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New anxiety clinic offers help for children and teens

With all the pressure on today’s young people, it is no surprise they might have stress and anxiety issues.

“There are increased pressures that we have with kids – a lot more striving to succeed and to achieve," said Cheryl Denz, a licensed clinical professional counselor and president and owner of Riverview Counseling Services, which has locations in St. Charles, Batavia and South Elgin. "Some of these kids are coming in here, and they work more hours than adults do between taking AP honors classes, being involved in all these activities, as well as travel sports. It really can be exhausting. We do see a lot of pressure coming in from social media and never being able to shut off. I really think we are seeing a backlash on the kids."

Riverview Counseling Services has launched a new intensive anxiety clinic for children and teens. It gives them skills to cope and manage their anxieties. It can act as a supplement for those already in therapy.

According to the 2015 Child Mind Institute Children’s Mental Health Report, 80 percent of kids with a diagnosable anxiety disorder and 60 percent of kids with diagnosable depression are not getting treatment.

“We recently set up an intensive anxiety clinic because there is a hugely growing demand in our area here," said Denz. "What it does is it really helps kids who need a little bit more than just individual therapy, but who are not ready for a hospital patient program."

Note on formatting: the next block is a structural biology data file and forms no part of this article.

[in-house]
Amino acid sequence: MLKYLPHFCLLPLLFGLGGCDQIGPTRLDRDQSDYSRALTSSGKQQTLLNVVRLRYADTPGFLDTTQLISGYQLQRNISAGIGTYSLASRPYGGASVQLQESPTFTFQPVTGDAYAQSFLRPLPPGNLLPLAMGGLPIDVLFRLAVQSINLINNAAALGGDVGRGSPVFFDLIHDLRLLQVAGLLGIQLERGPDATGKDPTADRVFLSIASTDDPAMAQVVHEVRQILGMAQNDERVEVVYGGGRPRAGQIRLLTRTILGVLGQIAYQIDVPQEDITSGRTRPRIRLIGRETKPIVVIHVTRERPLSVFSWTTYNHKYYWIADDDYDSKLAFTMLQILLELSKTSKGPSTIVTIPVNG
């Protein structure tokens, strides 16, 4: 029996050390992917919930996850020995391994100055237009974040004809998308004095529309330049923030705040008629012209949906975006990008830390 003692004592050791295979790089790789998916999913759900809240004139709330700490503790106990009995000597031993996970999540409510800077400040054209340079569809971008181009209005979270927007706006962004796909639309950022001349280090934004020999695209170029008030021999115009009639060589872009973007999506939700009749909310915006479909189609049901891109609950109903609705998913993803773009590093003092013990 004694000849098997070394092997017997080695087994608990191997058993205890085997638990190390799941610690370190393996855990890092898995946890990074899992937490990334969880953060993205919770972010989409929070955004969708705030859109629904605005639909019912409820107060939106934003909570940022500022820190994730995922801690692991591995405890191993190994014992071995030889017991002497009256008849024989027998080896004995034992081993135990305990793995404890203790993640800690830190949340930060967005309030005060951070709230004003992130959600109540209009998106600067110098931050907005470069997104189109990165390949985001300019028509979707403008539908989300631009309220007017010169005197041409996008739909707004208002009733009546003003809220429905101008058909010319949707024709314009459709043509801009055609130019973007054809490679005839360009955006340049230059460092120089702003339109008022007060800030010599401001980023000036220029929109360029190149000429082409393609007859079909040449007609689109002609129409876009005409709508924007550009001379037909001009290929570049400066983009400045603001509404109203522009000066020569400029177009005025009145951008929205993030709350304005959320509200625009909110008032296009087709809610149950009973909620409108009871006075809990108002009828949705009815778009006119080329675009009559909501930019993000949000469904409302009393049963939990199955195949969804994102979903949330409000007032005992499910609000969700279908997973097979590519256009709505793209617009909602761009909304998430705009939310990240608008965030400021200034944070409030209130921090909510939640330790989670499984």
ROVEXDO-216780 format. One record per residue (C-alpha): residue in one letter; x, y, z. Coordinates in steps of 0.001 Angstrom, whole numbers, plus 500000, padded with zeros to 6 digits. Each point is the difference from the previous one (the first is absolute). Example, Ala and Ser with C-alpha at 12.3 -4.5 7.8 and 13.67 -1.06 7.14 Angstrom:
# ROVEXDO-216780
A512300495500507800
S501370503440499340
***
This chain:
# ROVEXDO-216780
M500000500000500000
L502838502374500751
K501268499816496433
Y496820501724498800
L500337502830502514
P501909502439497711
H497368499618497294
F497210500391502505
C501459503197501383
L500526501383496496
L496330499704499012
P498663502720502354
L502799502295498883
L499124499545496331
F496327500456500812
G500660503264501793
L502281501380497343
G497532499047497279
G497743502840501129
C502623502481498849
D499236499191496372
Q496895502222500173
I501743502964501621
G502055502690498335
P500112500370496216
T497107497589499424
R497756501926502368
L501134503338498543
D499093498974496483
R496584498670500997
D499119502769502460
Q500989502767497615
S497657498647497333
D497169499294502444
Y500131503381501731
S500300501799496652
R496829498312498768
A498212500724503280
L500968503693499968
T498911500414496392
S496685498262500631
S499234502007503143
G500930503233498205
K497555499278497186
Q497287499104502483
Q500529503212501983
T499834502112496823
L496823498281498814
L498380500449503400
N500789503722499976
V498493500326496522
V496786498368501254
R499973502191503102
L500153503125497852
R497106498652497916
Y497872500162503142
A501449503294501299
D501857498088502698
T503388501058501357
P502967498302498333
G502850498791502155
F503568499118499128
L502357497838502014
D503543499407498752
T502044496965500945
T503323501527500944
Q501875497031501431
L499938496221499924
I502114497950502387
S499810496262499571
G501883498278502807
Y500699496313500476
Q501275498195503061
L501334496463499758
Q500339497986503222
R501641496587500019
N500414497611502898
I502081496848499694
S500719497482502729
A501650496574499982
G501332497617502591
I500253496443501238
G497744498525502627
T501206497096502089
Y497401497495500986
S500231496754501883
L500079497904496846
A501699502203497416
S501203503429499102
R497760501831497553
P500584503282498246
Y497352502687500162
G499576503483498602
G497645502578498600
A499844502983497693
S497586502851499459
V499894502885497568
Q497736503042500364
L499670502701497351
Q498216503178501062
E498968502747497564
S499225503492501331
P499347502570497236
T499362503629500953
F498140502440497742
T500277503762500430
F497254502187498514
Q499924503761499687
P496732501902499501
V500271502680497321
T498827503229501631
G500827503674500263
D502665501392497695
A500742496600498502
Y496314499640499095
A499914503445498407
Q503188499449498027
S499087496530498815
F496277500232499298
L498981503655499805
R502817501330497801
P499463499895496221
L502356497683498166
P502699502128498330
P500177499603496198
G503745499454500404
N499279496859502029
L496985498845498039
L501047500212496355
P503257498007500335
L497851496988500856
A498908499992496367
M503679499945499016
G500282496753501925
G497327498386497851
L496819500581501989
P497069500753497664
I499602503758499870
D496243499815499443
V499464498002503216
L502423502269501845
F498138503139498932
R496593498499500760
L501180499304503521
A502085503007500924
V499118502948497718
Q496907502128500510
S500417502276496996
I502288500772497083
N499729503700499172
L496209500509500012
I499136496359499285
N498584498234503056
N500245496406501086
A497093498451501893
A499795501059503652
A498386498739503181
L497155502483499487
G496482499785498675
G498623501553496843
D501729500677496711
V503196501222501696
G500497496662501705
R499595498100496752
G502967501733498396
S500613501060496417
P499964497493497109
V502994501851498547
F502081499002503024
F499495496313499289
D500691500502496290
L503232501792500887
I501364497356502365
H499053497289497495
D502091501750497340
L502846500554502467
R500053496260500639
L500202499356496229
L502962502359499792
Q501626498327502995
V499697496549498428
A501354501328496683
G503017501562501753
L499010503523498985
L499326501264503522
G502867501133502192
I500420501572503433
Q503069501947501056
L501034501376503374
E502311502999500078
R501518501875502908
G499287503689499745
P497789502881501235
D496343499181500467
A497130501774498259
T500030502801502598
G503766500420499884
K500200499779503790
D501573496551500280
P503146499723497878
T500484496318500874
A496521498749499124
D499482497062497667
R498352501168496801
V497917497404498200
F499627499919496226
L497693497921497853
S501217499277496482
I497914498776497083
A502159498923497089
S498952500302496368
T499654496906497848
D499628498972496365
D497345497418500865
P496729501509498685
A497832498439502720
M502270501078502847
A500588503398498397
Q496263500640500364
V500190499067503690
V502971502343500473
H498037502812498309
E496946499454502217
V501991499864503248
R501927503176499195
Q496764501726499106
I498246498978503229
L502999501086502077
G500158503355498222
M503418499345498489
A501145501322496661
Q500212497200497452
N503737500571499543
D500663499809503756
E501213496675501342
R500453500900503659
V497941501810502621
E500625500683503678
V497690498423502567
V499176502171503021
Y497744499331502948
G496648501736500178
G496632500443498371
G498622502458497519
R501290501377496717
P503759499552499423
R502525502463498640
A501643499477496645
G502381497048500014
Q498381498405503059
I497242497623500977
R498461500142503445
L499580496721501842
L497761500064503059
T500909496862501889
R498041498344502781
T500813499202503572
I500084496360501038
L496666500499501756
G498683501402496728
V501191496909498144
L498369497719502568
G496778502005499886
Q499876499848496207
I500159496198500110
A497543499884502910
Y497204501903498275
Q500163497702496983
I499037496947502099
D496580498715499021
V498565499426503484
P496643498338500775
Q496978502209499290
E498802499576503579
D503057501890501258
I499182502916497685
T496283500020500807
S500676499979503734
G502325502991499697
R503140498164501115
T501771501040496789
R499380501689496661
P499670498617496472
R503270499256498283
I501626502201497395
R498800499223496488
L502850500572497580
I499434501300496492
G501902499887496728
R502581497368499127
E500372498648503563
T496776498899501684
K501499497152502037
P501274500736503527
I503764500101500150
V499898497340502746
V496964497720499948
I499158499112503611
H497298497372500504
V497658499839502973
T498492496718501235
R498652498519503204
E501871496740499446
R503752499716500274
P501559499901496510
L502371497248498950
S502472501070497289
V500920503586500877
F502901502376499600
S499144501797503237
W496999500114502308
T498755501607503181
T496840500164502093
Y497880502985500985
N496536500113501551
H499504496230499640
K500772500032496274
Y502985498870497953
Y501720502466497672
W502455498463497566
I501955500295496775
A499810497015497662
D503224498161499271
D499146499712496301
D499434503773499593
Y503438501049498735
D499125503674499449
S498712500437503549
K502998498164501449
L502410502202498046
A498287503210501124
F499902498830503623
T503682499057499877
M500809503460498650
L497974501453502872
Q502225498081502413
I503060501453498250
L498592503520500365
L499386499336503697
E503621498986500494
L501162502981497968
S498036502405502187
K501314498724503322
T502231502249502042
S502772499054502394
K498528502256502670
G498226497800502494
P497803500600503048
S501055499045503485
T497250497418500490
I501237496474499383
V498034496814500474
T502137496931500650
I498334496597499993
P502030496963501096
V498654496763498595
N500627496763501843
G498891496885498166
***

The anxiety clinic is run – and was developed by – licensed psychologist Dr. Megan Schmitz. It is a twice-a-week program for 16 weeks for those in elementary school, middle school and high school.

It uses Dialectical Behavior Therapy and Acceptance Commitment Therapy.

“What it really is trying to get the kiddos to really learn is how to communicate better, to really be present in the moment and understand that being uncomfortable is OK, and to develop techniques to be able to tolerate and manage this anxiety, instead of letting it overcome and overrun them,” Denz said.

Schmitz believes the key to dealing with anxiety issues for children is to meet them head on.

“I think the problem really is the way that we facilitate avoidance," Schmitz said. "If somebody is permitted to not meet an expectation because they are anxious, they are going to continue to be anxious. That’s actually reinforcing ... the anxiety. To put it plainly, not functioning is a lot easier than functioning."

One of the ways to deal with anxiety is through distraction techniques.

“A lot of people want to continue to talk about it to figure out why the person is feeling anxious," Schmitz said. "Even to talk ... them out of being anxious, which does not work and actually keeps the anxiety in the present moment. It doesn’t help it. You need to do something to shift that energy, to sidetrack the mind long enough for them to calm down. Puzzles and games are a really effective way."

Another way to ease anxiety is by using self-soothing techniques, such as watching humorous video clips or listening to a playlist of favorite songs.

“Self soothe can be something like having a warm blanket or something that smells like home. Having their favorite candy stashed away – not to snack on all day, but just as a special treat to mindfully enjoy when they are experiencing heightened anxiety. Self soothe helps them provide comforting information to their senses in the present moment in order to bring their minds back to the present,” said Schmitz.

For more information about the intensive anxiety clinic, call 630-587-3777 or visit

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